Chemicals and Fertiliser Minister Ram Vilas Paswan promises a new policy for the poor that will ensure them free medicines, health insurance and subsidised treatment for tuberculosis, AIDS and cancer.
"By Jan 1 we hope to have drug banks operational at district headquarters that will offer free medication to the poor," Paswan said in an interview here.
"The banks will be stocked with the help of the drug manufacturers who have agreed to provide 0.5 percent of their annual turnover for this effort," Paswan told IANS.
As per ministry estimates, drugs worth Rs.450 million are to be contributed annually towards this effort by small and medium-sized enterprises in the pharma industry, which has a turnover over Rs.90 billion.
"We are also studying the launching of a health insurance programme soon for below the poverty line (BPL) families," said Paswan.
Free medication and health insurance cover for the BPL (below poverty line) population, estimated at 300 million are expected to be part of the new policy.
"The 14-member committee formulating the new policy is studying including the health insurance cover. The final report is expected by month-end and we will go to the cabinet in November to seek approval," Paswan said.
A Supreme Court directive on controlling prices of essential drugs had initially set the ball rolling on making medical and healthcare affordable. The committee appointed by the ministry is studying various ways to achieve this.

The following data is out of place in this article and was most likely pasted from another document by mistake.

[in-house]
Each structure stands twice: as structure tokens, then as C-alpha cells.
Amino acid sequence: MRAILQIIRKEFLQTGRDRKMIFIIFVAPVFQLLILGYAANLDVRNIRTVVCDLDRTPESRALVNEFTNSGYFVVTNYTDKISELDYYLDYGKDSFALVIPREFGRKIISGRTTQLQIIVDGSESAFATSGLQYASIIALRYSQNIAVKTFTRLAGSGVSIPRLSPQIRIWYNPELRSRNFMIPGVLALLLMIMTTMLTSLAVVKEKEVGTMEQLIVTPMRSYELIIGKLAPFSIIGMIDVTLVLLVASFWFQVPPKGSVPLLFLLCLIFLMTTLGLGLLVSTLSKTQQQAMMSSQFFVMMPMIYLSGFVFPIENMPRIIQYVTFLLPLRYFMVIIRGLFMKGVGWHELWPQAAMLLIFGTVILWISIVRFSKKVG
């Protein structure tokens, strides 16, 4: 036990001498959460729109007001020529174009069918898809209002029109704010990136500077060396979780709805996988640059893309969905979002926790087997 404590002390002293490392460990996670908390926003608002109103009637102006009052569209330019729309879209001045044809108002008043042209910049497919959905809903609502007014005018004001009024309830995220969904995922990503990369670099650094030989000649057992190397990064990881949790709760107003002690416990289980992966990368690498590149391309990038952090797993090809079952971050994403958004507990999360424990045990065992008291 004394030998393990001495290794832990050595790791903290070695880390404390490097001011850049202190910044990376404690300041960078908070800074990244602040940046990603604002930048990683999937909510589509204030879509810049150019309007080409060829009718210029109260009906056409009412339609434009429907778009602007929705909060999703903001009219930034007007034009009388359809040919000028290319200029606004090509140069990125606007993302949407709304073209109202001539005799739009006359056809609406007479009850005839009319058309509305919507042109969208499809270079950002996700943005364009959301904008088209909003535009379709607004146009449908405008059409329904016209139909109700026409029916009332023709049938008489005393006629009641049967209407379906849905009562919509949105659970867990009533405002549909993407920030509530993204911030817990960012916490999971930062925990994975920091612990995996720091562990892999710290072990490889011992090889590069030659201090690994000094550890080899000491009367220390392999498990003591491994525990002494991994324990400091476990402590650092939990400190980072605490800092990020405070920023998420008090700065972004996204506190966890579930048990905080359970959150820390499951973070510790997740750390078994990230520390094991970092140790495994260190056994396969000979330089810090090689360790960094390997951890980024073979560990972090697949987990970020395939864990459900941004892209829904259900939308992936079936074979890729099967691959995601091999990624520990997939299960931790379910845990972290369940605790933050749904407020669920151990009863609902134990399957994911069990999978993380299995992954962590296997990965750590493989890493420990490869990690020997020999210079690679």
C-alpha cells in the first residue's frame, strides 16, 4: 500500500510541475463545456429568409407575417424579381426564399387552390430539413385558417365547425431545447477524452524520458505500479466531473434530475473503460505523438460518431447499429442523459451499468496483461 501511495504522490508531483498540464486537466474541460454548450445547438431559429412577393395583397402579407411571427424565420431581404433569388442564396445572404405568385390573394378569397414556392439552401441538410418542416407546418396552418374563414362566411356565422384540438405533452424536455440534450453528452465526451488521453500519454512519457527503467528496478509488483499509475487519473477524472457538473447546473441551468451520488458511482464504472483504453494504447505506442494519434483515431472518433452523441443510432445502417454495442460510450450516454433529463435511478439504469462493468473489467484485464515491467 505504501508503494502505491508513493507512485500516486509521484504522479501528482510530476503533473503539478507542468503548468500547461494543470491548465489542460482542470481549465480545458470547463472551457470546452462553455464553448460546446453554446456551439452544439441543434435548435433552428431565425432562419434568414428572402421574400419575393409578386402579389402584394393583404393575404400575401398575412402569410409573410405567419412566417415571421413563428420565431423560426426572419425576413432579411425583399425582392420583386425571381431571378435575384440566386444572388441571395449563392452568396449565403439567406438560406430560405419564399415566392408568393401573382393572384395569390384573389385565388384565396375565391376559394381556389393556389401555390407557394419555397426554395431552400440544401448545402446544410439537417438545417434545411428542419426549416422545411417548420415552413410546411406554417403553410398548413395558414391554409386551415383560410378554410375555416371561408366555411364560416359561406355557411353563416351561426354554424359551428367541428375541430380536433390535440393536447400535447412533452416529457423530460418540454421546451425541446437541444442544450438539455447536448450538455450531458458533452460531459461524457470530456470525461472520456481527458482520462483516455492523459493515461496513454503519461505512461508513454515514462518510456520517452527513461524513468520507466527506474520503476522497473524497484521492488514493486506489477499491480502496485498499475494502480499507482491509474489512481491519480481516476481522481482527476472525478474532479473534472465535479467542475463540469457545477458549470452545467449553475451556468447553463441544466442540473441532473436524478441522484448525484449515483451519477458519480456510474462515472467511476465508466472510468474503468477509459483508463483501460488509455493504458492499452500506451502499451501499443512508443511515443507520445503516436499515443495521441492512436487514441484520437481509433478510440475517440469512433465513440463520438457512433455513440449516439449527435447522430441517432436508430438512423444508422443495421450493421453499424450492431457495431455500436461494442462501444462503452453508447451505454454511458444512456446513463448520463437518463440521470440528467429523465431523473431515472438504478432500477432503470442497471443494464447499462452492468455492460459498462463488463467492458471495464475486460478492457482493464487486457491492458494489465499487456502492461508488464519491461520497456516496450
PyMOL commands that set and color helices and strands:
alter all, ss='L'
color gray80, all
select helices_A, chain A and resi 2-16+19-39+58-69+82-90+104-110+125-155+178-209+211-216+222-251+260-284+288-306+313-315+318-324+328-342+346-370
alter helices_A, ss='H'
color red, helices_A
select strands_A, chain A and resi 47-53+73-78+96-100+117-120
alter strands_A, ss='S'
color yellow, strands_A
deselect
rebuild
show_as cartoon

As part of the promises made in the United Progressive Alliance's common minimum programme to provide drugs at reasonable prices to the common man, the ministry favours adoption of some of the recommendations of two earlier committees.
It is considering capping the cost of branded drugs at the average of prices charged by some top producers to protect both consumers and research and development activities. A final decision is yet to be taken.
With the government announcing plans of raising the budgetary allocation for the health sector from 0.9 percent of GDP to 2-3 percent, Paswan said the additional resources would make it possible to offer health insurance to the poor in rural and urban areas.
"In addition to the proposed hike in health allocation, there is the Prime Minister's Relief Fund, the Health Minister's Relief Fund and other contingency funds that can be utilised to provide facilities for the poor," said Paswan.
Another important step proposed by the ministry is offering free or subsidised medication for critical illnesses like cancer and HIV/AIDS.
"The policy will address the need to provide subsidised drugs for critical or life-threatening diseases that require expensive treatment. In the case of BPL population, we hope to offer free medication. But for those above poverty line (APL), (we will) provide drugs at 50 percent subsidised rates," Paswan added.
The innovative step may introduce a new model of drug purchase by state-run hospitals.
"We have proposed that government hospitals procure medicines for treatment of cancer, HIV/AIDS, tuberculosis and other critical illness directly from the manufactures and thereby eliminate the 15 percent wholesaler and 35 percent retailer margin," said Paswan.
"This is an achievable goal as we have closely studied the Rajasthan formula, which has succeeded in providing cheaper medicines to patients," he said.
The inspiration behind this is the state-run Rajasthan Medicare Relief Society that directly procures medicines from manufacturers and sells to patients with a limited mark-up price.